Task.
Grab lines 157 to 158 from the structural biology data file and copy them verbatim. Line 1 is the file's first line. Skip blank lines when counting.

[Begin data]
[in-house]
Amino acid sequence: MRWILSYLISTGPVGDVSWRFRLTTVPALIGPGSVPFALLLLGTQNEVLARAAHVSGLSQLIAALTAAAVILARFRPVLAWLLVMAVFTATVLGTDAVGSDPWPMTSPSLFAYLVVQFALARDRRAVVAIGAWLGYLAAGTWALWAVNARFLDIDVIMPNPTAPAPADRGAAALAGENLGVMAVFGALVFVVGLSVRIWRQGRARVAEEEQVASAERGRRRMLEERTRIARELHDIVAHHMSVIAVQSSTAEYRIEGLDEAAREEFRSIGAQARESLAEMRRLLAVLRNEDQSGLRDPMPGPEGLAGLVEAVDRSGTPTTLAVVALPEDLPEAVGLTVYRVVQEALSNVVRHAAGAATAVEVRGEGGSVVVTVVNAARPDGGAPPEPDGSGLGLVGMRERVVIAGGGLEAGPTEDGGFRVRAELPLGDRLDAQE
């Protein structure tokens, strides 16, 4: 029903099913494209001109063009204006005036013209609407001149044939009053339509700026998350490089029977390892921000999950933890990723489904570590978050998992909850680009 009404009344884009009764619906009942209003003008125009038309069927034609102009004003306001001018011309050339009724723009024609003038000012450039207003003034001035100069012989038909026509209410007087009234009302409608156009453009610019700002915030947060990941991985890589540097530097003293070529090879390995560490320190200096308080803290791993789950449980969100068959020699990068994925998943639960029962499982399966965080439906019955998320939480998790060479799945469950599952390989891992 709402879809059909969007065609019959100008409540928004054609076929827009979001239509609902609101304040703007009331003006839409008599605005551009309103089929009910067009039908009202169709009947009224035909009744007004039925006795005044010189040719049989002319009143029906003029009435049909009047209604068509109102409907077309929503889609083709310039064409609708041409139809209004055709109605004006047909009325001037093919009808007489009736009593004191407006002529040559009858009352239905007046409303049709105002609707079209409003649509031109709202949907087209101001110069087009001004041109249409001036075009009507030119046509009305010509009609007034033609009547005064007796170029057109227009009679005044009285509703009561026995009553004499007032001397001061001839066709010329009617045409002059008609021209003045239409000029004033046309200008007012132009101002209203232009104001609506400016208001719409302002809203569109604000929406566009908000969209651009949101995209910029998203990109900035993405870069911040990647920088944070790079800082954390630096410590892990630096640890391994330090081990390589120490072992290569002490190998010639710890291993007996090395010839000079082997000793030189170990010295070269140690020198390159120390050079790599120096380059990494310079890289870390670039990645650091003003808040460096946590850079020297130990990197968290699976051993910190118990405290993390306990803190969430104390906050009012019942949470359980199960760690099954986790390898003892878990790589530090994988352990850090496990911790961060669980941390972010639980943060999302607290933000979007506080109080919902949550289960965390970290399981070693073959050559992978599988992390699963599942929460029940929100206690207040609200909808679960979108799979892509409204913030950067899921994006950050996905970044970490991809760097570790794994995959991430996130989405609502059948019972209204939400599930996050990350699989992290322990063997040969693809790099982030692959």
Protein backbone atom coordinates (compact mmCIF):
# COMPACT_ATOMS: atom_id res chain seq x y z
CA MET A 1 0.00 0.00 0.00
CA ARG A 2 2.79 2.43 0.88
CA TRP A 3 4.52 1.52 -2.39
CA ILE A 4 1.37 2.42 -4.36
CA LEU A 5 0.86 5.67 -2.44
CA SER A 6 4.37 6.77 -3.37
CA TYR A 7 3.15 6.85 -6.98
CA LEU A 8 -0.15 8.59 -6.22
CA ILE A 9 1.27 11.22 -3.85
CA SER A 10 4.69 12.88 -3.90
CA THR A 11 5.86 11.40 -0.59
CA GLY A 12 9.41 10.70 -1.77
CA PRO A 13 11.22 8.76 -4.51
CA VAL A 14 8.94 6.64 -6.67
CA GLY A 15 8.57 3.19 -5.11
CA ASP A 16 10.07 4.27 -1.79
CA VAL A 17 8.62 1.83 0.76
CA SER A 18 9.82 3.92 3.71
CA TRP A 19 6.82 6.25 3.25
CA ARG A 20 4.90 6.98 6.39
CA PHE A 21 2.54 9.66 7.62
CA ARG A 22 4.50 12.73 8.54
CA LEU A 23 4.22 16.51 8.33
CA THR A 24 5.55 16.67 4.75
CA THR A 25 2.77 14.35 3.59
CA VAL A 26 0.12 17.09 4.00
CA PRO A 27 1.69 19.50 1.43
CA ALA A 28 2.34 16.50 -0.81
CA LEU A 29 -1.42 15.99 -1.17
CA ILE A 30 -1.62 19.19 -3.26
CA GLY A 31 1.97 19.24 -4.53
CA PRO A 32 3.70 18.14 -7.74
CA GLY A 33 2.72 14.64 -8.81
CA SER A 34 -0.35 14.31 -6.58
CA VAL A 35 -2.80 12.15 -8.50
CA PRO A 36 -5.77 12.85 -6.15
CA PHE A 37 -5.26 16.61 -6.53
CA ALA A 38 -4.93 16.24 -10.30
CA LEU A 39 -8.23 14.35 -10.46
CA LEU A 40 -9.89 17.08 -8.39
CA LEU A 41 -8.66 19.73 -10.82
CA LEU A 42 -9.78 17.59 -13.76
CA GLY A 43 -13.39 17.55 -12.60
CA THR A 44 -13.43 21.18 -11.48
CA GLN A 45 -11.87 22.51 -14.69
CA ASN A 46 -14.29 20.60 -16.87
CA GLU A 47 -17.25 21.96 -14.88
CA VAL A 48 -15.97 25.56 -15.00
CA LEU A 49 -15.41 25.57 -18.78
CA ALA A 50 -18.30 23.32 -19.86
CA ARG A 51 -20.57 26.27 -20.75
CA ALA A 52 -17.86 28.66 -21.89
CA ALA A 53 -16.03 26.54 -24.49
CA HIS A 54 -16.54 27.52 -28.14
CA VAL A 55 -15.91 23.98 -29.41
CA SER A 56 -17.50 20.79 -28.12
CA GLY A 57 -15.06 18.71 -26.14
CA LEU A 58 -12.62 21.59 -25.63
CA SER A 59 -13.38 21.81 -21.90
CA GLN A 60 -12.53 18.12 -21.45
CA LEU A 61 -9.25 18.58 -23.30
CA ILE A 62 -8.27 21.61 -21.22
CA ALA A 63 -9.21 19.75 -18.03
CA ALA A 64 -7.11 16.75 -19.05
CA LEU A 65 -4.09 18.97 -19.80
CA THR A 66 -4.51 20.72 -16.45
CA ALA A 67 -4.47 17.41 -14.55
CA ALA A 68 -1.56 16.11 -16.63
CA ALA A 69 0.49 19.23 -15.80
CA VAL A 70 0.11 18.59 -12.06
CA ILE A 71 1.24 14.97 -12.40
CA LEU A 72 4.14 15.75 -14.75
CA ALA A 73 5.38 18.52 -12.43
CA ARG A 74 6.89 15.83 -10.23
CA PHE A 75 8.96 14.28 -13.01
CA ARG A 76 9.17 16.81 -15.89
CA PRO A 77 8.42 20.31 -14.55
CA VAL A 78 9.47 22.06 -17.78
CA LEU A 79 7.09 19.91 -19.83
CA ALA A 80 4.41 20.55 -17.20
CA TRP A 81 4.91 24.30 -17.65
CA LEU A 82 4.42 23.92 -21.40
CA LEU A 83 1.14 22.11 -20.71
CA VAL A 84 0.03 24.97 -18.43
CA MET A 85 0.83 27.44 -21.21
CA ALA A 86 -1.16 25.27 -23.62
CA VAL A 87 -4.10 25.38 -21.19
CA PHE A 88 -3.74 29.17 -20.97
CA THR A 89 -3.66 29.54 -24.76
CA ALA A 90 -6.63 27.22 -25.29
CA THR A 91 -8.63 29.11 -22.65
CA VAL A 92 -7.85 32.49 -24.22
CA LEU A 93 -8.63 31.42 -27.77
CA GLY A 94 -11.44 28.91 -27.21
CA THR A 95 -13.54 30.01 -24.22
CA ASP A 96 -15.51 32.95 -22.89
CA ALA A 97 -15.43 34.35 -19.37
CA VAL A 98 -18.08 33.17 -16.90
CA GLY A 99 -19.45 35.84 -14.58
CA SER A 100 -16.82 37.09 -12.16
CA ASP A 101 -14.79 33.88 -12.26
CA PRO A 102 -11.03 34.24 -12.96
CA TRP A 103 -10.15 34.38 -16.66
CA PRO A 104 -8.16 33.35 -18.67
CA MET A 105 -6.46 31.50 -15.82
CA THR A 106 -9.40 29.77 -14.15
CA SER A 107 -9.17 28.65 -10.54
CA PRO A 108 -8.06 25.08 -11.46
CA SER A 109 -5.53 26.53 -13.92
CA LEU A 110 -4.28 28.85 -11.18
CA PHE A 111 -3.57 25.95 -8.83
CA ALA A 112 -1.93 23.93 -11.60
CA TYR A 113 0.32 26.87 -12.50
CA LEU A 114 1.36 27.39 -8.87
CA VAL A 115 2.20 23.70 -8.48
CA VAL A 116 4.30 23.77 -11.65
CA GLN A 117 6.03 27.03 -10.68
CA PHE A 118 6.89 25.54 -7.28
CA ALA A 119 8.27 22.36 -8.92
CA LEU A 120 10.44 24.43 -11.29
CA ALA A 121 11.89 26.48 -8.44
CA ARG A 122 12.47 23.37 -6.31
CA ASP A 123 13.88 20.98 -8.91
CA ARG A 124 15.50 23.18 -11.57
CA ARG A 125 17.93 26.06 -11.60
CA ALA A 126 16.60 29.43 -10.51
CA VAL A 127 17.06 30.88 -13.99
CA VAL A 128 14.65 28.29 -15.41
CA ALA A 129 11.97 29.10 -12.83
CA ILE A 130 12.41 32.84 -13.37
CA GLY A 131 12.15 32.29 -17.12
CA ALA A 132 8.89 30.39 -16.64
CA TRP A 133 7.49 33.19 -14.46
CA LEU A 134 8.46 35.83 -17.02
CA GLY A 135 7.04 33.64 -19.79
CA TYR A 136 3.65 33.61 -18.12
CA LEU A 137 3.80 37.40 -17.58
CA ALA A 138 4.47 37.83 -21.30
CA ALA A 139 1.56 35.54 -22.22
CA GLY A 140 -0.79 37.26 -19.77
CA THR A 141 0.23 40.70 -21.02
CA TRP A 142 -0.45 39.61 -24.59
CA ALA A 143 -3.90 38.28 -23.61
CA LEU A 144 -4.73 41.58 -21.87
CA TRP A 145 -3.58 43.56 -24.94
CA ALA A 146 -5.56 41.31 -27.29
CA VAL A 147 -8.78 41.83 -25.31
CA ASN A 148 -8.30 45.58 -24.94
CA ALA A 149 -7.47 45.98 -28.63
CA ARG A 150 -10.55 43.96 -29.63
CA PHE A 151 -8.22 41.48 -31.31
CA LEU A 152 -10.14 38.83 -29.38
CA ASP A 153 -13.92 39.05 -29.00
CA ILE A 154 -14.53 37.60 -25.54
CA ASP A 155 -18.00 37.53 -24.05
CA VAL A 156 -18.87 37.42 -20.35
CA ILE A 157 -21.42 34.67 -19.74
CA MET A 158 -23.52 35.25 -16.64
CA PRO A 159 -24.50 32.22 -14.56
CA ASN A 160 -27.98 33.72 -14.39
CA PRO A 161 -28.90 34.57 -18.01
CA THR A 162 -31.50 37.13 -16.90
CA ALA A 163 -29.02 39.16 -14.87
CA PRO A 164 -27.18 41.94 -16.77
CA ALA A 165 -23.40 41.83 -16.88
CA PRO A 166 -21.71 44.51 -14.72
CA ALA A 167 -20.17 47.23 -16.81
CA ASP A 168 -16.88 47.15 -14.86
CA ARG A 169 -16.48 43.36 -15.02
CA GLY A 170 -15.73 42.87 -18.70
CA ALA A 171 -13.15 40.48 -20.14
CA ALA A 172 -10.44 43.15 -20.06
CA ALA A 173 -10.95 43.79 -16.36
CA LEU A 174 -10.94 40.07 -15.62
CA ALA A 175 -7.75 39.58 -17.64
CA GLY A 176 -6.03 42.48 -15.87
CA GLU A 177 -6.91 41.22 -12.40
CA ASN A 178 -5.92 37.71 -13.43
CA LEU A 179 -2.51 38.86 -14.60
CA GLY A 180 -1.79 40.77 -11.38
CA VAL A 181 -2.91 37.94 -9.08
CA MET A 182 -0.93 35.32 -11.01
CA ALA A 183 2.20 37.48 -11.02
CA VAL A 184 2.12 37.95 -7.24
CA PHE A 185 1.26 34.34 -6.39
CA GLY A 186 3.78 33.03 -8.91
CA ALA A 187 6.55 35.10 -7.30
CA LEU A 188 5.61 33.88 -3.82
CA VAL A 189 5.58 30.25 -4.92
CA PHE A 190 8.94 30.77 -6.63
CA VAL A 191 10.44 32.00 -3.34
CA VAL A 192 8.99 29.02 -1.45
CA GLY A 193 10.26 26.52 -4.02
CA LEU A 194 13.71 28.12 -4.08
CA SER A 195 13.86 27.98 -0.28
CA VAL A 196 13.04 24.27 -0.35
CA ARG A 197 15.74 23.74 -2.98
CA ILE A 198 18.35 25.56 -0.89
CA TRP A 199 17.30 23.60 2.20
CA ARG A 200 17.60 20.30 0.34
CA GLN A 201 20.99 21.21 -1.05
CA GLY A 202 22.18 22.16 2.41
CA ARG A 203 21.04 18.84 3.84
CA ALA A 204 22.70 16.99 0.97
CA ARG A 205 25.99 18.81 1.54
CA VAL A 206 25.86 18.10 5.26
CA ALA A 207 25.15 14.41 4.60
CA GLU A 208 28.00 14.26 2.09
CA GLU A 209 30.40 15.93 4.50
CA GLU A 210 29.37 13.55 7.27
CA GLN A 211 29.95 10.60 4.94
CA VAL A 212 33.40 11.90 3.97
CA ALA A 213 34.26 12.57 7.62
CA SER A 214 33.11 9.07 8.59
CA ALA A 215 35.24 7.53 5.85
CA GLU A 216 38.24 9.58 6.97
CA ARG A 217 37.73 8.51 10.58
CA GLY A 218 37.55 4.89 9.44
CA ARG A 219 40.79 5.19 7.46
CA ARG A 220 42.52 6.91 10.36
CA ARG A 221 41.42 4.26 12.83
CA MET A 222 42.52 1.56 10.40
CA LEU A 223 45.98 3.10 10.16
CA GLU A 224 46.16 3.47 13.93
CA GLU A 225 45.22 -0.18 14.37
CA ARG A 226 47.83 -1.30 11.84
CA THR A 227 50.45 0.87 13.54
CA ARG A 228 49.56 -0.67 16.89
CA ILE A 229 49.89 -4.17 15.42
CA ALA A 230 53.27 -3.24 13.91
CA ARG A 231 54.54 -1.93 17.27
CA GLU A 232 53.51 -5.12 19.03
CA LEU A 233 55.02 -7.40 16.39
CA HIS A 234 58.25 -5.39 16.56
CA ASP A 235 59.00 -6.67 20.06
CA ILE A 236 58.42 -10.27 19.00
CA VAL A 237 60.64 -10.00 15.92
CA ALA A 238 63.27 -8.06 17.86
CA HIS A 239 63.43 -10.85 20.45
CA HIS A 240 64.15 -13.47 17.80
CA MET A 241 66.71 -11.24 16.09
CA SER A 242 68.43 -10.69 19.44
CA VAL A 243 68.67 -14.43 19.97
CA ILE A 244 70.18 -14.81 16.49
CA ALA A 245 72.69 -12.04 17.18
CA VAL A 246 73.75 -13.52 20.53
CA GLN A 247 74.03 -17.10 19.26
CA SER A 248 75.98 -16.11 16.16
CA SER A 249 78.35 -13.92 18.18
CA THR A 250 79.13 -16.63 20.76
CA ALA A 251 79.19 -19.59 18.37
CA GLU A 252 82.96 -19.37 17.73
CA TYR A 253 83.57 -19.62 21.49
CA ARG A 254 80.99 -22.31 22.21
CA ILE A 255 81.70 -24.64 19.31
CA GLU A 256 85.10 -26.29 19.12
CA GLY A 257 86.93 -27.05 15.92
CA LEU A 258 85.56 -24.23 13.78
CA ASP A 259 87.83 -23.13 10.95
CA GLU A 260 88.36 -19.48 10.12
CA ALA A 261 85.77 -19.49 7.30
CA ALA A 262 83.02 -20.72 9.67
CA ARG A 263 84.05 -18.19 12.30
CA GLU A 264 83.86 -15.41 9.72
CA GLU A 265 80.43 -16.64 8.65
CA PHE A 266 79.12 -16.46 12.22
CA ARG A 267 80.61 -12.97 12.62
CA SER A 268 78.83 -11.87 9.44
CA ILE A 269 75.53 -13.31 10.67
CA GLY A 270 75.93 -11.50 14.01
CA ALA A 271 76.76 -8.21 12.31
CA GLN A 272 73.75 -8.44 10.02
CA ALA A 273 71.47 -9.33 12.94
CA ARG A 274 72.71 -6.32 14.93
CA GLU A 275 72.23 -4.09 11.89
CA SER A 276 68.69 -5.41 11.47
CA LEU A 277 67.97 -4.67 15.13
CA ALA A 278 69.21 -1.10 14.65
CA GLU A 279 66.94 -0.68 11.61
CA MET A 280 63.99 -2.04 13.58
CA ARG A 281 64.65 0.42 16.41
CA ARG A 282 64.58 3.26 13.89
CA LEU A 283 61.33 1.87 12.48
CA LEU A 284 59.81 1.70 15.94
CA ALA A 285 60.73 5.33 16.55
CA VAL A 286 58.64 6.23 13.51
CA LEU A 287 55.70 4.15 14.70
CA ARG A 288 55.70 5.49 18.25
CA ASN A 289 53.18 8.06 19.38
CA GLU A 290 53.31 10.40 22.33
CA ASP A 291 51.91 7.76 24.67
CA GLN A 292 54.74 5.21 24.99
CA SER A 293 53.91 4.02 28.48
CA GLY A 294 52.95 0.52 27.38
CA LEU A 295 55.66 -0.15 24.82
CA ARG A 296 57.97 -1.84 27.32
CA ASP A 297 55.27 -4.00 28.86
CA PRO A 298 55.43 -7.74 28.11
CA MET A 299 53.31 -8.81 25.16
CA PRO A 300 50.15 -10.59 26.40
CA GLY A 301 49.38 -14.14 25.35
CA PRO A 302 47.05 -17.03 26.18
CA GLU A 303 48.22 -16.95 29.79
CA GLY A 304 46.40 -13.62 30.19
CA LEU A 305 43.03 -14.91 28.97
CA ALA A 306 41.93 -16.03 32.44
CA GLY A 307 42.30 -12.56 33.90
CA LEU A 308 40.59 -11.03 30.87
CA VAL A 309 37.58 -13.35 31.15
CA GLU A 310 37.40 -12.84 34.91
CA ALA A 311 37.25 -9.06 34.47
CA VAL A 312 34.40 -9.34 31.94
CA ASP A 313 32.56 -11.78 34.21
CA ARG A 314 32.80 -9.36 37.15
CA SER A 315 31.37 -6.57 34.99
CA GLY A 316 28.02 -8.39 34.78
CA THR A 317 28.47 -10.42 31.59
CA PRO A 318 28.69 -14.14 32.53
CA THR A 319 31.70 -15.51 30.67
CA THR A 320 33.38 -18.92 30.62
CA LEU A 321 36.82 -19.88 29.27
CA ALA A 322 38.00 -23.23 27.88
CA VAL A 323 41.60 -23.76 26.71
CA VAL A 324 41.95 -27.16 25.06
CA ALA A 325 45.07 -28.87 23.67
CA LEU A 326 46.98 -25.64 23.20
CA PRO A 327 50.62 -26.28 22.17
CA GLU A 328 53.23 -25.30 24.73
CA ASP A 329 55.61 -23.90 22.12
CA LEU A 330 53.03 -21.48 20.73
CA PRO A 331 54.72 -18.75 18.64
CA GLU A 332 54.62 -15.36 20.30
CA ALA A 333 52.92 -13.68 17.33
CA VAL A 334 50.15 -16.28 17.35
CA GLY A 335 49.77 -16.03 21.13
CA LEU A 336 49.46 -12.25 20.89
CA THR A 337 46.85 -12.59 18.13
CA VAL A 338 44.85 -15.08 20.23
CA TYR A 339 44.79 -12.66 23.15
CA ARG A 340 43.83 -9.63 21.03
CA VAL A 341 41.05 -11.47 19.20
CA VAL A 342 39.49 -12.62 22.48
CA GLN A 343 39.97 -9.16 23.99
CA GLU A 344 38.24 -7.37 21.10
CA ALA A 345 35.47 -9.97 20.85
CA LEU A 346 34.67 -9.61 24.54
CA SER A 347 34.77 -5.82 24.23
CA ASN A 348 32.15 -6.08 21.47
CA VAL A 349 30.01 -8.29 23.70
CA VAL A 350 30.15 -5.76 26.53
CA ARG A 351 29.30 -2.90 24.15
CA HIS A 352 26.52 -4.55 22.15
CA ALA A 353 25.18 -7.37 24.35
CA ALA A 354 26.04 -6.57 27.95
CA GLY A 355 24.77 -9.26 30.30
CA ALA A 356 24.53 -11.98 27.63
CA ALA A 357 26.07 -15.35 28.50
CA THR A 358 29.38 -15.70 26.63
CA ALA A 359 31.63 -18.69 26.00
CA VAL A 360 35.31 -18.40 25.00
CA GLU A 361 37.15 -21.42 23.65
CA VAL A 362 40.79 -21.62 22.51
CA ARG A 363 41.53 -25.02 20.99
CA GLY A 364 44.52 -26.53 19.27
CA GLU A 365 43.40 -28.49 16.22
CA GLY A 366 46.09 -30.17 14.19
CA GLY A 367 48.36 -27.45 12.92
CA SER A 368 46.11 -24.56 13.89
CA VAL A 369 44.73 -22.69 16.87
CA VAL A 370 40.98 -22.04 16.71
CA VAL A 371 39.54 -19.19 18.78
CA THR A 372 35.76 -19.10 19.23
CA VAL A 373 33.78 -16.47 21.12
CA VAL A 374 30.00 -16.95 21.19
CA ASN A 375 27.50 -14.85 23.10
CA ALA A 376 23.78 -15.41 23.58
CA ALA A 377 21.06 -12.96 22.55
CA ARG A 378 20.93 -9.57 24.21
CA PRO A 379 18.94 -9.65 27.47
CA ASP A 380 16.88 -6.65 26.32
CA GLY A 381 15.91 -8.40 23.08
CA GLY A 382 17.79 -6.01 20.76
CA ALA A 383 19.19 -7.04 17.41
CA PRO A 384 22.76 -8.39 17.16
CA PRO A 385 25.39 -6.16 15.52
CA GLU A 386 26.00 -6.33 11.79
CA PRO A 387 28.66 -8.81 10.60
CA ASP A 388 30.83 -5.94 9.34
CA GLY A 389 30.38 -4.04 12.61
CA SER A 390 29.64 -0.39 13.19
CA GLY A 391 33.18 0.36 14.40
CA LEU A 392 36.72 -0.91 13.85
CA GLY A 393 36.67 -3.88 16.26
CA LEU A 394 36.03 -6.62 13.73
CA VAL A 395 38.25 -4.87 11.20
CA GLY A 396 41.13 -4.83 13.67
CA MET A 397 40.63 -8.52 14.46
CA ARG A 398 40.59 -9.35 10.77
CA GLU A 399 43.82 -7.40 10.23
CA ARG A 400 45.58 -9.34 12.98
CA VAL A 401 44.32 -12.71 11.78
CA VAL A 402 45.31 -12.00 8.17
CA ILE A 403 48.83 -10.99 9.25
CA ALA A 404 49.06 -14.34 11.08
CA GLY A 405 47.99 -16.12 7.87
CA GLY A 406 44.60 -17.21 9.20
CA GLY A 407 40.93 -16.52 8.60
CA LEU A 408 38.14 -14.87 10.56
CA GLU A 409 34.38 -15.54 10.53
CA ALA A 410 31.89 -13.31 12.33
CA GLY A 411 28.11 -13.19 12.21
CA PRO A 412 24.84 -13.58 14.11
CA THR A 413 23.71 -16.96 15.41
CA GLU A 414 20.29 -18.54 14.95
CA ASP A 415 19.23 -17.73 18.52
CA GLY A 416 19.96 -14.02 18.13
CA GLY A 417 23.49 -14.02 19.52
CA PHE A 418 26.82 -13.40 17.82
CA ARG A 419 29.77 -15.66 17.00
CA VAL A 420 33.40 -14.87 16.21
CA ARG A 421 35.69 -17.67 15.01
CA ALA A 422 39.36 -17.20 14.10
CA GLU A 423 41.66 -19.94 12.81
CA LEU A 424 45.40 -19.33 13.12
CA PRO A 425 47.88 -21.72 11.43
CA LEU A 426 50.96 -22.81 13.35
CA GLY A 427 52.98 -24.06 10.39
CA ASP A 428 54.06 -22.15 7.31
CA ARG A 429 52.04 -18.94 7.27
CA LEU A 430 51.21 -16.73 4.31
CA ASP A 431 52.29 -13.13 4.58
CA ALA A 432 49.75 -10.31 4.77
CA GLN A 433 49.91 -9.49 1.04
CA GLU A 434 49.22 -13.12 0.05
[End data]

CA LEU A 152 -10.14 38.83 -29.38
CA ASP A 153 -13.92 39.05 -29.00